I also have concerns about how the cuts will be distributed, with rumours that London will get extra resources taken from other areas. The Government recently revealed that they had made a mistake with how they calculated police budgets which mean that next year Humberside Police will have £5.4m less in funding that then were told they would have.
Nurses and Teachers
The Government announced the end of student bursaries for nurses. This is a small cut which will have a massive impact on our local health service. In Hull we have always struggled to recruit nurses, and bursaries were vital in allowing local people without the money to go to university to become the nurses, midwives and psychiatric nurses that we desperately need. This was particularly important for allowing mature students to train or retrain. The end of these bursaries will mean less chances for people in Hull and make our NHS more reliant on overseas and agency staff. This is a really bad policy. I am still trying to find out whether the funding for maths and science teacher training will also be cut.
Again, here we had some good news. The Government are increasing the NHS budget by under 2% a year. But with demand increasing, this still means the NHS needs to find £20billion worth of “savings” in the next five years. I am worried that this won’t be possible because of the extra pressure put on the NHS by the crisis in social care.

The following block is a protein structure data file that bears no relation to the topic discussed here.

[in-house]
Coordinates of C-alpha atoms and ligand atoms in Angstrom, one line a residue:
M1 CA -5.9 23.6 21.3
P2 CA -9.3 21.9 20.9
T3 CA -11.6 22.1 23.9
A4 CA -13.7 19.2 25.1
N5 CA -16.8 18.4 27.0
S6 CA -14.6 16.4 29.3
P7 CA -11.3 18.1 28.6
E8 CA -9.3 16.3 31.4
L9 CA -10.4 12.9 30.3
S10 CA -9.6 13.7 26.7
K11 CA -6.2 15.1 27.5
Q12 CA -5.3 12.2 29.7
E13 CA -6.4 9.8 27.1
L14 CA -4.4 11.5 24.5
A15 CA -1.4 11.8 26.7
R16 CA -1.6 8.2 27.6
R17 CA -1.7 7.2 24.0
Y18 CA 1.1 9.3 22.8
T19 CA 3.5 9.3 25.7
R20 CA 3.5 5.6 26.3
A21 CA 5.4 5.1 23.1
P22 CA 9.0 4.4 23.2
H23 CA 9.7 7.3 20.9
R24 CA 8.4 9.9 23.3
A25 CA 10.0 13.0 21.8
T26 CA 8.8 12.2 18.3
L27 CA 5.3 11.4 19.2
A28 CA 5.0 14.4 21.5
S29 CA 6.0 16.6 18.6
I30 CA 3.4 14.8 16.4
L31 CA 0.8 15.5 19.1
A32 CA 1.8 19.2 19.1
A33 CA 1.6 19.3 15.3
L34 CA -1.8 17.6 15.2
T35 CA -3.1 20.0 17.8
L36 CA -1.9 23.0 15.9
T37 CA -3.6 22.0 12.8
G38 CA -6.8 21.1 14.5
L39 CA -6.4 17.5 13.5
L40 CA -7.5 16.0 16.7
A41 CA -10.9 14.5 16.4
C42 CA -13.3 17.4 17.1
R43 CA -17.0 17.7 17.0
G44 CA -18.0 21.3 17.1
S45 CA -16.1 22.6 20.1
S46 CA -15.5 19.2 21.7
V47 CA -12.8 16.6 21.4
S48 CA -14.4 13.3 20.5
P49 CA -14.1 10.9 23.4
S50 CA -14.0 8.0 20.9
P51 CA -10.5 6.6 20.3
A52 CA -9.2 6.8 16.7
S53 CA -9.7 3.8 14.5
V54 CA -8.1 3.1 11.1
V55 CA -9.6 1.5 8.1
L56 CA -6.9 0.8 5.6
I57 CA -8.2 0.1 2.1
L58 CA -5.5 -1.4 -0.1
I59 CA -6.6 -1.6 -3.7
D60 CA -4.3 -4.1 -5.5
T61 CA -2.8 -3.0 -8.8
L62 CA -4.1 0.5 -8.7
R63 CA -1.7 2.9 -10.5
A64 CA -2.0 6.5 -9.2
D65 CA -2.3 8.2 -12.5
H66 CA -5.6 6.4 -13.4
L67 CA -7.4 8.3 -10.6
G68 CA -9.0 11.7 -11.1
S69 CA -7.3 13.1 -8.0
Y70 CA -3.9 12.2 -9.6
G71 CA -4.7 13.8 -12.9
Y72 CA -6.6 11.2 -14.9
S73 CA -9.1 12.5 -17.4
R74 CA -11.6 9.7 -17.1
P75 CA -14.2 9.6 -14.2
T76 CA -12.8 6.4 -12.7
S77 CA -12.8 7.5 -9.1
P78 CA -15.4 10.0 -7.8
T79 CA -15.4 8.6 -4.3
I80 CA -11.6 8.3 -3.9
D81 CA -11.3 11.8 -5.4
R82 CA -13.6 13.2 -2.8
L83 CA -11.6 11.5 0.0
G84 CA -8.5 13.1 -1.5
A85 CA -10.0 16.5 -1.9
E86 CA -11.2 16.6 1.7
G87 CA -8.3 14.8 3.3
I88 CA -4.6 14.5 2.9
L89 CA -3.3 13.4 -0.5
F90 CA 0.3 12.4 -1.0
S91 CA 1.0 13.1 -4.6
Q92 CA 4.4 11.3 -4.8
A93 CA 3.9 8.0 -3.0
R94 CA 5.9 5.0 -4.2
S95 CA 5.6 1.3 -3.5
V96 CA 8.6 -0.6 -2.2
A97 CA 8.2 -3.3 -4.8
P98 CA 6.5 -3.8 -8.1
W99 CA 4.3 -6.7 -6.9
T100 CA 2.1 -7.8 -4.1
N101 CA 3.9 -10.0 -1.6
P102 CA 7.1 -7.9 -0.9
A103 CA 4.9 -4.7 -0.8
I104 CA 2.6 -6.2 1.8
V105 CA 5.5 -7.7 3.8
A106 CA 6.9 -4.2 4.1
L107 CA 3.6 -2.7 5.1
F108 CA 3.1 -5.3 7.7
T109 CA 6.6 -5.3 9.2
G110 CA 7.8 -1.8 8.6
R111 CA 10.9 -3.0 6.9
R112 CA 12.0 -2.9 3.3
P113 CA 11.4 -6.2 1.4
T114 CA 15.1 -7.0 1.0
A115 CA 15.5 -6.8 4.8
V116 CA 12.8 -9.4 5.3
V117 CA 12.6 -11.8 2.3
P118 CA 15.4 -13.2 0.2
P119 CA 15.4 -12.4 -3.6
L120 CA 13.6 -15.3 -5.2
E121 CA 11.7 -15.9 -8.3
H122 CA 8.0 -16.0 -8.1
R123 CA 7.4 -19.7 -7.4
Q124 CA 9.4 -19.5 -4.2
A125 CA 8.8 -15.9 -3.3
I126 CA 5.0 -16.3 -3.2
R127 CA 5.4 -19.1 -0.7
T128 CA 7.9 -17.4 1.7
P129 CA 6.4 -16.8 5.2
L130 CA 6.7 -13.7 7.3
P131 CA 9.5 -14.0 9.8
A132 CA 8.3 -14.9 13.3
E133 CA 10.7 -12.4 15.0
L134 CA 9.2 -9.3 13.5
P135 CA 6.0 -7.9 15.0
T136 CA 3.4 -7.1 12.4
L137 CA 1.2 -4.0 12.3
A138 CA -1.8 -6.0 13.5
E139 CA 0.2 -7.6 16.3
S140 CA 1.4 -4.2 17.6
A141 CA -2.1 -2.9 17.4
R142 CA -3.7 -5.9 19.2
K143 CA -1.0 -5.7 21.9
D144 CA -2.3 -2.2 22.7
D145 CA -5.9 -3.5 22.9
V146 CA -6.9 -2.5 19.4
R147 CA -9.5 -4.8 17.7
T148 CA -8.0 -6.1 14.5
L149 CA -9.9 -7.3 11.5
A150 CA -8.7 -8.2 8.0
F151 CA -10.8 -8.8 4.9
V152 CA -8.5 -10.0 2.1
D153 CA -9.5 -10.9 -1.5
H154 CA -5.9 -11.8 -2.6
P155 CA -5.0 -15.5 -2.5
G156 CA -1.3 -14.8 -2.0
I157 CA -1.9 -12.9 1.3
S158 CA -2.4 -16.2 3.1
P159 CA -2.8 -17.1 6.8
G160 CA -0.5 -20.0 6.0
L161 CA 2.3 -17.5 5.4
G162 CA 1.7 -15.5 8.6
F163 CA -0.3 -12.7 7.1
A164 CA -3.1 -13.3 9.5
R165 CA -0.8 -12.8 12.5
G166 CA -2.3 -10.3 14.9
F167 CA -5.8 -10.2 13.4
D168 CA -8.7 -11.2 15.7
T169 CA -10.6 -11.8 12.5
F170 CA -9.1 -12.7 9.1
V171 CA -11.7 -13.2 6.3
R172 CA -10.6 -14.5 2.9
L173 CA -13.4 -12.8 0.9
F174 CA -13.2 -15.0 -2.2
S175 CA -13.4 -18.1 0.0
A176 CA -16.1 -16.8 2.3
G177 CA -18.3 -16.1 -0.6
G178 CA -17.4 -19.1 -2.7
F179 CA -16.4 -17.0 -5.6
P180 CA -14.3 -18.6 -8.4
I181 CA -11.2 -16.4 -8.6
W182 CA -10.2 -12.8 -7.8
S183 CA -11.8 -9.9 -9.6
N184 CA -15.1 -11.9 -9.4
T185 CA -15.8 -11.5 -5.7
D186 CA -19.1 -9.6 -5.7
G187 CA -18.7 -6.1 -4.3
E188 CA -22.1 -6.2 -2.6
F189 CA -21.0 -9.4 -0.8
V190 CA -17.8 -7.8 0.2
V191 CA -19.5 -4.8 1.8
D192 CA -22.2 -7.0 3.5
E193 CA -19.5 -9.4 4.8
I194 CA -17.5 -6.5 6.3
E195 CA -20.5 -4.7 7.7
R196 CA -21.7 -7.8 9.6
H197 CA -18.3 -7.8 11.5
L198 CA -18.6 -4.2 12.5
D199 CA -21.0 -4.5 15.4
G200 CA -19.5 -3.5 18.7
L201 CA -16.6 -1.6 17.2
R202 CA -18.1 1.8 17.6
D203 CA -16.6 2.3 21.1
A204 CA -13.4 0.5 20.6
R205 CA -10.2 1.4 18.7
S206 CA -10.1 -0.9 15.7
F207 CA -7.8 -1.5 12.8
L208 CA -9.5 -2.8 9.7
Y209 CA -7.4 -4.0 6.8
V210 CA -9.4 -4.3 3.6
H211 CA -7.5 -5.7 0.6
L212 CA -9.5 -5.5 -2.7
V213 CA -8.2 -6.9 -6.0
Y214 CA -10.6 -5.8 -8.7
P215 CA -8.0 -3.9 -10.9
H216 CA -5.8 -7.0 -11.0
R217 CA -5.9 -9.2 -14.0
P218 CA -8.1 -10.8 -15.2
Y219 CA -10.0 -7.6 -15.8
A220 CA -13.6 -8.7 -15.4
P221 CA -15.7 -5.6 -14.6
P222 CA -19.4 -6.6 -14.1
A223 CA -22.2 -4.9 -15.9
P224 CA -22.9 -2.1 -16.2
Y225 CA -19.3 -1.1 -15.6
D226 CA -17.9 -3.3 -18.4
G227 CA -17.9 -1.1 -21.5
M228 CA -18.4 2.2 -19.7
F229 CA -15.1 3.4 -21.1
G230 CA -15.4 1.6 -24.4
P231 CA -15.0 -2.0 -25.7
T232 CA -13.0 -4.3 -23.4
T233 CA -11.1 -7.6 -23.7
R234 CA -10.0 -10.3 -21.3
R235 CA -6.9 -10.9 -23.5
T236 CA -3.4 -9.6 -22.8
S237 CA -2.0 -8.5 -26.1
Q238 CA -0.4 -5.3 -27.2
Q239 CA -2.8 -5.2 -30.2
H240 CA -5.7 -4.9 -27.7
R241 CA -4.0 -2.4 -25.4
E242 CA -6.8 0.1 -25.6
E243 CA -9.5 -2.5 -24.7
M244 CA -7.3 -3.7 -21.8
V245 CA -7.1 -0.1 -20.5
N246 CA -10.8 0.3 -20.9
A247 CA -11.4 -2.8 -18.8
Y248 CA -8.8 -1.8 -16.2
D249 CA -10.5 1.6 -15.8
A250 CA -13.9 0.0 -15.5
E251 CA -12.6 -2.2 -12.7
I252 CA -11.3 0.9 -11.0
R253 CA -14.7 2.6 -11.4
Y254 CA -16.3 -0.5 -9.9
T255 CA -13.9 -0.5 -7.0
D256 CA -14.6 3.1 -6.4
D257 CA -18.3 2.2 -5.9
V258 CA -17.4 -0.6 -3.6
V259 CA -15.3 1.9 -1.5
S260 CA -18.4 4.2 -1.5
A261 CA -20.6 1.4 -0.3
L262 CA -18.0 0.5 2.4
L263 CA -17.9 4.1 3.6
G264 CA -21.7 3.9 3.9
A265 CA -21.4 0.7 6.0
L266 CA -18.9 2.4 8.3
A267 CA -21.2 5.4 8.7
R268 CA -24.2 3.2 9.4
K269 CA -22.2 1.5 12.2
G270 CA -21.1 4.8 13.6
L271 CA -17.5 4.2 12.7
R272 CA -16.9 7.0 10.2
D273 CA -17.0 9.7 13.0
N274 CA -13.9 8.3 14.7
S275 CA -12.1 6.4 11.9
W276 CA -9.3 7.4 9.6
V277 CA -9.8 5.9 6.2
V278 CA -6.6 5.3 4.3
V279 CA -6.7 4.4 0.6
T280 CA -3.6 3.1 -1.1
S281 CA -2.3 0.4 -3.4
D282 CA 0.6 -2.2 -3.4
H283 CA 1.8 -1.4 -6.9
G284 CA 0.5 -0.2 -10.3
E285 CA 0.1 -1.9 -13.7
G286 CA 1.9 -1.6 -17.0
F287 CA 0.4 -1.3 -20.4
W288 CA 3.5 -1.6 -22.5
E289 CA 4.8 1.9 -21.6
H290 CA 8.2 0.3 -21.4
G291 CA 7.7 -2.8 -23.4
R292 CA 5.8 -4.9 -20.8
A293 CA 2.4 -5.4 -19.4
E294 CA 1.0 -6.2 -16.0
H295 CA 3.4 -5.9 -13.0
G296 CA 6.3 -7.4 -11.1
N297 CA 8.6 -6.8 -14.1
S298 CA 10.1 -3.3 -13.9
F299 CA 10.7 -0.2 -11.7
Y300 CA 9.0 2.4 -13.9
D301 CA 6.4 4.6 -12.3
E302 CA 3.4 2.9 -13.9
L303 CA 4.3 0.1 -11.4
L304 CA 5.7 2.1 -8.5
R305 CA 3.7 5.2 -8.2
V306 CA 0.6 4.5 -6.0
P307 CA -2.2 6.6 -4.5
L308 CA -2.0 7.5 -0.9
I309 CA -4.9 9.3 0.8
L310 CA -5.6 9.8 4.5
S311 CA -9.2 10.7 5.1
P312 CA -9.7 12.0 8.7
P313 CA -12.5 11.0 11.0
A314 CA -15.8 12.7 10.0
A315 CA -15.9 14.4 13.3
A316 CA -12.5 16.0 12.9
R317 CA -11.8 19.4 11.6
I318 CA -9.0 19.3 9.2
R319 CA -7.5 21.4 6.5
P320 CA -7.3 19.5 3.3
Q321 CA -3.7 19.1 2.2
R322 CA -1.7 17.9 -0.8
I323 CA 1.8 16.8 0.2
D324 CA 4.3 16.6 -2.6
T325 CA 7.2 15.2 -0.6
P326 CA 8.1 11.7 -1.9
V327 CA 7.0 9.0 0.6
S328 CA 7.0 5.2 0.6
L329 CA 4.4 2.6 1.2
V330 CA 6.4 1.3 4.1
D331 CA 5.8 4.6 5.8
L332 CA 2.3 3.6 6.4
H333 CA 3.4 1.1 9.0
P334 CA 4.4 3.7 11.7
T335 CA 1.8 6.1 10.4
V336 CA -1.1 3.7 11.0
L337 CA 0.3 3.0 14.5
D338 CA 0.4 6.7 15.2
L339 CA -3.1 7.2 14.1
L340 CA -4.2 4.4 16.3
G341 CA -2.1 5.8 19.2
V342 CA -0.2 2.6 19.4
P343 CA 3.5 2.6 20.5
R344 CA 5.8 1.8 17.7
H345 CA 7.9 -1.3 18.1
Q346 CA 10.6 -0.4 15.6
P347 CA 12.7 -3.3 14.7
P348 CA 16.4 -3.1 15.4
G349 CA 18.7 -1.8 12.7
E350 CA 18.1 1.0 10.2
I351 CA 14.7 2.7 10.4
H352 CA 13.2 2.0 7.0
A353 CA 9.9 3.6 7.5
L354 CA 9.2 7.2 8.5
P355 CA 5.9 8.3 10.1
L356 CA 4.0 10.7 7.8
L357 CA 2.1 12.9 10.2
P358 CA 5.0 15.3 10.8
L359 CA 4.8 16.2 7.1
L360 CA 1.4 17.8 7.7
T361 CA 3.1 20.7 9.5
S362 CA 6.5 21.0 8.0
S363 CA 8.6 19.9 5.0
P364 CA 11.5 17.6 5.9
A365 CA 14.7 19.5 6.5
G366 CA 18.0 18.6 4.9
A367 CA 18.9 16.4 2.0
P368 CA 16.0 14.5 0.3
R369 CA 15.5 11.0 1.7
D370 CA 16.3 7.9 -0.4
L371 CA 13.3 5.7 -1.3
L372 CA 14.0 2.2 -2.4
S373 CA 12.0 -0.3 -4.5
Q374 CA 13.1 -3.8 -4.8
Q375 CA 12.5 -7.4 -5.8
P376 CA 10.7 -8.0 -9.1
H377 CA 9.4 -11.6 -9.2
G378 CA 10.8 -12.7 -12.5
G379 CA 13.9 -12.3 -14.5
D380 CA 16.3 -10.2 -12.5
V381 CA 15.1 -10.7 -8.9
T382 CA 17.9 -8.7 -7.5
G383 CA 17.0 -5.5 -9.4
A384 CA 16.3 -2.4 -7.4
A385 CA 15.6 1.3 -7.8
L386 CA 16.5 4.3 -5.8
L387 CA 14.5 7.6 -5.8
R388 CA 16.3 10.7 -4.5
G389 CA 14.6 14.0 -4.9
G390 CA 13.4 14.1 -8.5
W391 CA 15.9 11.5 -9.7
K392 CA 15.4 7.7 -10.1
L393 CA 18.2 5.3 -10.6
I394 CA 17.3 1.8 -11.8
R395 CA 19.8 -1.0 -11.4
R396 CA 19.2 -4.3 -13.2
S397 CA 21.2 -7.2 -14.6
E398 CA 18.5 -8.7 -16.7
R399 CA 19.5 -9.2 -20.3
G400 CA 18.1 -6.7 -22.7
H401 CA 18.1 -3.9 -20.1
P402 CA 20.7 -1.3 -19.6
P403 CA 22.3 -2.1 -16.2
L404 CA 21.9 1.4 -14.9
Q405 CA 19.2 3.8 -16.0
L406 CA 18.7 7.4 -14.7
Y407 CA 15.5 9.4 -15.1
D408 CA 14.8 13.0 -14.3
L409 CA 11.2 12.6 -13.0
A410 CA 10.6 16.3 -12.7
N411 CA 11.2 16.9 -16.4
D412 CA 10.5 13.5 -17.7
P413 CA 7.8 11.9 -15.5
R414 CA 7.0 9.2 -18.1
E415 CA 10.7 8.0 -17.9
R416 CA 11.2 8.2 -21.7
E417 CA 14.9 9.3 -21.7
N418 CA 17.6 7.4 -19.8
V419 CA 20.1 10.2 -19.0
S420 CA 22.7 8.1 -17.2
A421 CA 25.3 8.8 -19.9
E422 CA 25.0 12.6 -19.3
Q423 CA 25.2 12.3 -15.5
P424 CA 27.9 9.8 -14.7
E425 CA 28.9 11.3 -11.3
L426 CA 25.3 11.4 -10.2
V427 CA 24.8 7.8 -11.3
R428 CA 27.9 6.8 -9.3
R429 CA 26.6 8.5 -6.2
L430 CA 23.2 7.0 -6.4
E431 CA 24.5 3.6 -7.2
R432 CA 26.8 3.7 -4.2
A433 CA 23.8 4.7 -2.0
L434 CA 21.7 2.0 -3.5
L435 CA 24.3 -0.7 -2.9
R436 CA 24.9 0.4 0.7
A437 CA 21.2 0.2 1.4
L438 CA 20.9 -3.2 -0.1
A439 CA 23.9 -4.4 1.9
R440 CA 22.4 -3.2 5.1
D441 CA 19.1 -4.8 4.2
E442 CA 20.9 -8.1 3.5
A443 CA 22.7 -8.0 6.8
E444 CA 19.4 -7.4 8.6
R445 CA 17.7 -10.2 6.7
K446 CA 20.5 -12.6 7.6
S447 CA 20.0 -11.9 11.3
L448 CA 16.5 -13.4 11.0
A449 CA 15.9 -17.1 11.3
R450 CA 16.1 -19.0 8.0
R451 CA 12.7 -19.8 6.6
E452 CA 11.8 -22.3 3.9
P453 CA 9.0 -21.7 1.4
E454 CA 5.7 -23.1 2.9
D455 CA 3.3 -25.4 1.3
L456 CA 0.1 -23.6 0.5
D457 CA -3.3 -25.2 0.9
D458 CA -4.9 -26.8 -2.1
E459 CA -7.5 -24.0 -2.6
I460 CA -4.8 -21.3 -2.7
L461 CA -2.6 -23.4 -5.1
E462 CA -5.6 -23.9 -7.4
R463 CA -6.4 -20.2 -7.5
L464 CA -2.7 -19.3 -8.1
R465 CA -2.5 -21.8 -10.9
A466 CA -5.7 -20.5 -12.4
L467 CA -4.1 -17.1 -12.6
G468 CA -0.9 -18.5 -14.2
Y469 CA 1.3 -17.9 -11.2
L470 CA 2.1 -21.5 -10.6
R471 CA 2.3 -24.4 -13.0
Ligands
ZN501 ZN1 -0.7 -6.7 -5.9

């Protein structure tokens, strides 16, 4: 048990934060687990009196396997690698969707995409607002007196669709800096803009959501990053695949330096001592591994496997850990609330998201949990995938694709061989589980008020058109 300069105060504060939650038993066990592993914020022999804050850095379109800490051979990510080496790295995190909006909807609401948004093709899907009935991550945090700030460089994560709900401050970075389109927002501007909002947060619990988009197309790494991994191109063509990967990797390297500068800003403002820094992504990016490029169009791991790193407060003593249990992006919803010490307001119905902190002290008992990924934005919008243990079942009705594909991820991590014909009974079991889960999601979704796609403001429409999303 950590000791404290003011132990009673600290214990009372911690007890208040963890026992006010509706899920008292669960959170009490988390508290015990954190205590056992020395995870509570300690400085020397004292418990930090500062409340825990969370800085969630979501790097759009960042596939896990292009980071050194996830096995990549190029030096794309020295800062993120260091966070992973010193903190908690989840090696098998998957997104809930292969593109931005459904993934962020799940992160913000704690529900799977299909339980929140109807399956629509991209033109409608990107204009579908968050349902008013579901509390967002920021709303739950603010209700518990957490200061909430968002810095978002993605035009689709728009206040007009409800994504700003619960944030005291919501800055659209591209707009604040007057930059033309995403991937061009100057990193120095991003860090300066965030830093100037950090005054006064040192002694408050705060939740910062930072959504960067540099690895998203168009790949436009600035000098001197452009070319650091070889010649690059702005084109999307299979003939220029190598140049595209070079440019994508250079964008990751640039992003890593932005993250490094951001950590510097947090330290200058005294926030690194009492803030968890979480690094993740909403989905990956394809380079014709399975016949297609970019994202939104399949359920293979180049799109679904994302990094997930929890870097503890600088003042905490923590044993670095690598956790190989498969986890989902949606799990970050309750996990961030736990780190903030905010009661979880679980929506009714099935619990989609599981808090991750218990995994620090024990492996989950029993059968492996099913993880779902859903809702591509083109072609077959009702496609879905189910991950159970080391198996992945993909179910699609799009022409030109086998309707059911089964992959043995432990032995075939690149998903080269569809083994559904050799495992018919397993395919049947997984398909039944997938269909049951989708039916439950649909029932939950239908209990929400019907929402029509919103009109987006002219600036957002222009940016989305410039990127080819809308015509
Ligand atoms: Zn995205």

The Chancellor announced £2.3billion for flood defences. But on closer inspection it turns out this is money already committed to other flood schemes. The Government turned down the bid for Humber flood defences and this week confirmed no other schemes will be funded until 2021. Next week I am meeting with other Humber MPs from both parties to discuss how we can lobby for the flood defences the Humber desperately need.
After massive cuts to solar, on-shore wind and other forms of renewable energy we badly needed the CSR to send a positive signal that the Government would support the renewable energy industry. Unfortunately we didn’t get this. Instead the Government cut the budget for energy and climate change and exempted some industries from the feed-in tariffs which subsidies renewable energy like off-shore wind.
The Government announced five new ‘national colleges’ to train 20,000 people a year in the ‘industries of the future’. The Humber area had put in a bid for a national college for wind and renewable energy, but instead the Government decided to open a college in the North West for “Shale Gas and Oil” (fracking). I am waiting to find out whether the national college for renewables may be approved at a later date but it looks increasingly unlikely.
City of Culture
The Government announced £1m for Hull City of Culture to enable a legacy project. This is very welcome, but it was a drop in the ocean compared to the £100m for an arts campus in Battersea and a £150m for (already well funded) London museums. The majority of the City of Culture funding will still have to come from Hull City Council’s budget, which is being cut by £31m between now and 2017.